Israeli Prime Minister Ariel Sharon says he will seek cabinet and parliamentary approval next month for his planned withdrawal from the Gaza Strip. He says the plan will be put to the vote immediately after he returns from talks with U.S. President George W. Bush in Washington.
Mr. Sharon says his first step is to win the backing of President Bush for his plan to withdraw troops and settlements from the Gaza Strip. The two leaders are scheduled to meet at the White House on April 14.
Mr. Sharon says that on his return to Israel he will first put the withdrawal plan before his cabinet, and then ask at once for a vote in the parliament.
The Israeli leader spoke during a meeting of the Israeli parliamentary foreign affairs and defense committee.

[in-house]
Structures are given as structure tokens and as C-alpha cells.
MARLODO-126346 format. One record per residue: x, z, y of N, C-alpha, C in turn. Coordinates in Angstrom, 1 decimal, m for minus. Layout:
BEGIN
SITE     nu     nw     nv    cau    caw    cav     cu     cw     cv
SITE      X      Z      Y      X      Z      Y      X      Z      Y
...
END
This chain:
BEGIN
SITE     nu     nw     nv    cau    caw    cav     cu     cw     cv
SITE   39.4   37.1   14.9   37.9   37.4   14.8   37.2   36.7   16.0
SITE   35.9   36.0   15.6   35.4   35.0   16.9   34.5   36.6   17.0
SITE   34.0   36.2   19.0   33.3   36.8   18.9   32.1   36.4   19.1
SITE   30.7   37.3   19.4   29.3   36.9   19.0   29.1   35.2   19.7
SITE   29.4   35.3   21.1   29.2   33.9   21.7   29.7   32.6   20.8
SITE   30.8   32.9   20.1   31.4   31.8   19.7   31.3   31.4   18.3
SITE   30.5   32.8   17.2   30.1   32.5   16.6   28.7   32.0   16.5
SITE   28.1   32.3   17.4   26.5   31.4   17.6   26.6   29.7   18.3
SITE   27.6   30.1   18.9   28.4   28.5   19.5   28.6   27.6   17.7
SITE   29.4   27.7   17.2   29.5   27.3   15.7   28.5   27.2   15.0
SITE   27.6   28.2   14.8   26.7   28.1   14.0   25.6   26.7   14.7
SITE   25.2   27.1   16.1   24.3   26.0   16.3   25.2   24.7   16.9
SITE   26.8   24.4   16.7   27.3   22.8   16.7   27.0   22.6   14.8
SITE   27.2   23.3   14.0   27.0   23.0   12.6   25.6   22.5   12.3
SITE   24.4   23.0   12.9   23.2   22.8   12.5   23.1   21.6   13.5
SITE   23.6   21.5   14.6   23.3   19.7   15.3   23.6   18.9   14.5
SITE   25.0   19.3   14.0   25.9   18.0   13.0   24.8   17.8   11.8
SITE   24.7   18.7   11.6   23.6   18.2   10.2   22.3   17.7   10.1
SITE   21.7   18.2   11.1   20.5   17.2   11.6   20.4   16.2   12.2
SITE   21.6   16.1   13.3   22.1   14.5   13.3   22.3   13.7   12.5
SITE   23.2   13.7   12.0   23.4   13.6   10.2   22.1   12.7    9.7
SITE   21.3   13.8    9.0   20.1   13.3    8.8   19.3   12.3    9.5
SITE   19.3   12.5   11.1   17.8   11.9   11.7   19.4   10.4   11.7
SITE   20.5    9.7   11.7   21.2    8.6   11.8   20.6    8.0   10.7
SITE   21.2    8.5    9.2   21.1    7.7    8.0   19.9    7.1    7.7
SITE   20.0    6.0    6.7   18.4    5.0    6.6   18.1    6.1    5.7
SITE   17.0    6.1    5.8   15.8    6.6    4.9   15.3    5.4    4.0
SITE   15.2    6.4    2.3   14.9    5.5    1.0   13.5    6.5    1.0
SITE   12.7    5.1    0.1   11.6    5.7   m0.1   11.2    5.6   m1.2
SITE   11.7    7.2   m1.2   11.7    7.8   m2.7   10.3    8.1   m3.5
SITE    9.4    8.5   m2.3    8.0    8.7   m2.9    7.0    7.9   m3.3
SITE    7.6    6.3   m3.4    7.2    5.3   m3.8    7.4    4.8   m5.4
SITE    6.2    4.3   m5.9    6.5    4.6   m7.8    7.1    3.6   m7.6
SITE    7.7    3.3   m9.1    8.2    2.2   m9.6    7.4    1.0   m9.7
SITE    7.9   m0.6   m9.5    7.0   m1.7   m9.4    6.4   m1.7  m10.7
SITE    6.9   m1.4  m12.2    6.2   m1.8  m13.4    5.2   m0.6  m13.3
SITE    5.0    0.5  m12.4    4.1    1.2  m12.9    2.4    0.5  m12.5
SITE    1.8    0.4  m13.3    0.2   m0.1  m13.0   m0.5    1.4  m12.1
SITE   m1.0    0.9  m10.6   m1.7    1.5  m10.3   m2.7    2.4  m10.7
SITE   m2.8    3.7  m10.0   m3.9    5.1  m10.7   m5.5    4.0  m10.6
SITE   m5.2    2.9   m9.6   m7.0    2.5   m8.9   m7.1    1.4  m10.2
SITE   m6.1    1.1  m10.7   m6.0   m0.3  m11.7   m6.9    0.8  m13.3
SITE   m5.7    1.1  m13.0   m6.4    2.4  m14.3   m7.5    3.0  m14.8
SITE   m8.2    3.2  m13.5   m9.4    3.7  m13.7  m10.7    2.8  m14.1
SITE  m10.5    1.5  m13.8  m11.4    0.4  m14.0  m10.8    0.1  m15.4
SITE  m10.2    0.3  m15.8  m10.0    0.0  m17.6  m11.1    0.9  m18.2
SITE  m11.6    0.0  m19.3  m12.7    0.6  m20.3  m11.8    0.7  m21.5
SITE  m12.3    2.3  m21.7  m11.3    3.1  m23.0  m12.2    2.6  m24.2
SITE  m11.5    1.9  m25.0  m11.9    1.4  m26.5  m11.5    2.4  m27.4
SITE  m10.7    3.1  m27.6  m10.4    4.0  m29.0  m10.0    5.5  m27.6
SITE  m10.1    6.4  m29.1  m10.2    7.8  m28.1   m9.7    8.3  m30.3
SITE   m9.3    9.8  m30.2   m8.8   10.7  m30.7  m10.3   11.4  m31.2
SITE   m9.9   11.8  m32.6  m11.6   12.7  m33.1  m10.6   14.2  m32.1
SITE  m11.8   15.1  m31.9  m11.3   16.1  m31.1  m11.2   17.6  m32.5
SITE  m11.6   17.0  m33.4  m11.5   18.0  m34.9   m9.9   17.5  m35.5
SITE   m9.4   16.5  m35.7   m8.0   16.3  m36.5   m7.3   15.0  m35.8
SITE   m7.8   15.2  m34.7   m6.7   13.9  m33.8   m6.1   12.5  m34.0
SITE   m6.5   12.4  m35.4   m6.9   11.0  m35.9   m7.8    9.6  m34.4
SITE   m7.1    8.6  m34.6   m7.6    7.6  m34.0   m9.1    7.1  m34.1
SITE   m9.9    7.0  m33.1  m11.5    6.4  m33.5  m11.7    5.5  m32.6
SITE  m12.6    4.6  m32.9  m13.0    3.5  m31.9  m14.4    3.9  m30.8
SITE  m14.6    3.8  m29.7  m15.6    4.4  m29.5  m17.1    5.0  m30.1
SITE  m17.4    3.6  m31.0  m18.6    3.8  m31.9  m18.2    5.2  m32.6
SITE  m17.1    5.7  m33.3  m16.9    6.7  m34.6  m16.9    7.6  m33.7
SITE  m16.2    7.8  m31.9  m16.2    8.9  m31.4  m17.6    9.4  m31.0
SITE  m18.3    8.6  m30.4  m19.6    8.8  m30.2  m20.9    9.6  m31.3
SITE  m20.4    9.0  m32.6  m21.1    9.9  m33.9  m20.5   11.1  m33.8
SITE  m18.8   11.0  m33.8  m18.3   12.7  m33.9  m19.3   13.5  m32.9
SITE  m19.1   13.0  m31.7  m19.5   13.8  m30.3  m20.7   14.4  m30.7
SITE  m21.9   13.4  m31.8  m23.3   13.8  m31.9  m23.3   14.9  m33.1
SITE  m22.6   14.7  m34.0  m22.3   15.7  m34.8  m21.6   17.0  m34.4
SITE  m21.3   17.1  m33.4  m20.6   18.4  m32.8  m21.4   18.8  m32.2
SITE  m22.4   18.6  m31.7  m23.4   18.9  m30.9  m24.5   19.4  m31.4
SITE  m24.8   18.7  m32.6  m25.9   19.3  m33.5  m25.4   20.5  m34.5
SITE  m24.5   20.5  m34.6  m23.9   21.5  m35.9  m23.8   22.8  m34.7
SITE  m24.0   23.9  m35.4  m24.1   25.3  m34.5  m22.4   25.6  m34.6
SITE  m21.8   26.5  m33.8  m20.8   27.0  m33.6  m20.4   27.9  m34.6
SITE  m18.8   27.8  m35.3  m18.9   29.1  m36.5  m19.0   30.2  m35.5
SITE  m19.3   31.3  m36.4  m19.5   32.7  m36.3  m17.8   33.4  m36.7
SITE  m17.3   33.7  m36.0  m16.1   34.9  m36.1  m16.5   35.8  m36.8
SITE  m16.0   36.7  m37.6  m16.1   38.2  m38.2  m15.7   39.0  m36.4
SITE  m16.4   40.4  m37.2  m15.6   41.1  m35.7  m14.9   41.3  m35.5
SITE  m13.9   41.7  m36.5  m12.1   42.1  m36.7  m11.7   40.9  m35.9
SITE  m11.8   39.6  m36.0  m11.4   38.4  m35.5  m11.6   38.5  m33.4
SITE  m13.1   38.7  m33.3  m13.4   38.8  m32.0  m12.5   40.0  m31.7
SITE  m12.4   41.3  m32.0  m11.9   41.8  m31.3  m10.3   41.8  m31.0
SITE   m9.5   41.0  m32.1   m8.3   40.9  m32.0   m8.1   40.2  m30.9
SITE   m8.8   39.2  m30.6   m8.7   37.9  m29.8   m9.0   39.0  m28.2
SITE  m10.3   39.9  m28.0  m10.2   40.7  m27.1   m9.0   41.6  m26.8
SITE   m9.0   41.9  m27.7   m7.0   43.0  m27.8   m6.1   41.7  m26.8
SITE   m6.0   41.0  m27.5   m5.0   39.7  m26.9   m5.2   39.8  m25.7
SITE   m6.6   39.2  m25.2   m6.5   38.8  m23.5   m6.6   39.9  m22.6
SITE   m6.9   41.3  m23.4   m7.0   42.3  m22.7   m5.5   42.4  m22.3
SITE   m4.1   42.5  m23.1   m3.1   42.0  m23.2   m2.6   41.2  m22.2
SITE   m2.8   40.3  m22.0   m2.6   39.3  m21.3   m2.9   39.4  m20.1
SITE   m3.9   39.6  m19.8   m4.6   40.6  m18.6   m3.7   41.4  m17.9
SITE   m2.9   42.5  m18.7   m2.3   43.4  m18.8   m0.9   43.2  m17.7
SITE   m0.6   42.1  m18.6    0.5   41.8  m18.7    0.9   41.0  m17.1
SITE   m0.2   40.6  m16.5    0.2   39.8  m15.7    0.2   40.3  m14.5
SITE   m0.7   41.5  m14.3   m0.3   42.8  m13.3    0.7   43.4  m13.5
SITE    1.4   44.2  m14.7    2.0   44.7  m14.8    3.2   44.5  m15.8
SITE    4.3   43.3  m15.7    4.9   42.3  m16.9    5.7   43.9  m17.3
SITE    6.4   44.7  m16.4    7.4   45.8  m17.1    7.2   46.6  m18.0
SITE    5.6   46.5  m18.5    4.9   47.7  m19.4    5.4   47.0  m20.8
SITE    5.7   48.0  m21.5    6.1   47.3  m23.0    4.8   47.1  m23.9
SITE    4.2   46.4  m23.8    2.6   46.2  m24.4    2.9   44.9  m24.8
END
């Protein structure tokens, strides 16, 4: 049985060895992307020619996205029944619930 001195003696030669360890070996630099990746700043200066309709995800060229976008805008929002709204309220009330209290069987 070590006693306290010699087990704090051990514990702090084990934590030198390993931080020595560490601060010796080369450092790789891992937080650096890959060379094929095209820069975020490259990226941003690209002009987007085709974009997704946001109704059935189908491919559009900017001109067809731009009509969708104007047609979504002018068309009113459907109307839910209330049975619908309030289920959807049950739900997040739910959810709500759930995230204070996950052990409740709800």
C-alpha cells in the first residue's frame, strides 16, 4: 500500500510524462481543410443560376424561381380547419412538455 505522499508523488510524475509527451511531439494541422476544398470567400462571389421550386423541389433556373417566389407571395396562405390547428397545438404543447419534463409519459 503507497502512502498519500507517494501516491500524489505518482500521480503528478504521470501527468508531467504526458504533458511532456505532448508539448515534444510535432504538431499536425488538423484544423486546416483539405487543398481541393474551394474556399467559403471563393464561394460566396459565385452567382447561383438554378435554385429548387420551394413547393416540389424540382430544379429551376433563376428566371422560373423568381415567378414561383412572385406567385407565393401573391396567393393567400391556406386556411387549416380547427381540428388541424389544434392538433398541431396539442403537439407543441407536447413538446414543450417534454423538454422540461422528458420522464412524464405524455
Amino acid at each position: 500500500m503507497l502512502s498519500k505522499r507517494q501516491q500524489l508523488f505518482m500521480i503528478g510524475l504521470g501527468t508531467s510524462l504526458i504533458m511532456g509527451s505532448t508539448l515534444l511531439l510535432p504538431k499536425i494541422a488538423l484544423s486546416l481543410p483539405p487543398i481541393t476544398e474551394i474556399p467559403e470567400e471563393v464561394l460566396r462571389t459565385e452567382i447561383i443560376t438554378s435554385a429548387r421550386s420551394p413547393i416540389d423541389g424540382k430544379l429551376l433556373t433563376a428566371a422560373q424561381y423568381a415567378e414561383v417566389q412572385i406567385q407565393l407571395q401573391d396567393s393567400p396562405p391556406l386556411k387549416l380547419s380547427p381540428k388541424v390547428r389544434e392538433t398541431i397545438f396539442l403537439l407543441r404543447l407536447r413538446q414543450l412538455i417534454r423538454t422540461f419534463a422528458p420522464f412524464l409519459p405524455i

Mr. Sharon said he would form a new coalition on the same day if the cabinet refused to support the plan. But a spokesman for the prime minister said Mr. Sharon had made it clear he would not be forced to call an election over the issue.
Instead, the spokesman said Mr. Sharon's intention would be to remove members of the cabinet who voted against him and replace them with representatives from other political factions ready to support the Gaza plan.
During his briefing to the parliamentary committee, Mr. Sharon also outlined areas of the Gaza Strip where Israel will maintain a military presence after a troop withdrawal from the rest of the territory.
He said that for the foreseeable future Israeli troops would continue to patrol the so-called Philadelphia Corridor along the Egyptian border to prevent arms smuggling into the Gaza Strip.
Mr. Sharon said that for security reasons Israel would also prevent the Gaza international airport from re-opening, and block the building of a Palestinian port on the Mediterranean.
The prime minister said Israel also intended to keep control of the northernmost part of the Gaza Strip, which has been used by Palestinian militants to fire rockets into the Jewish state.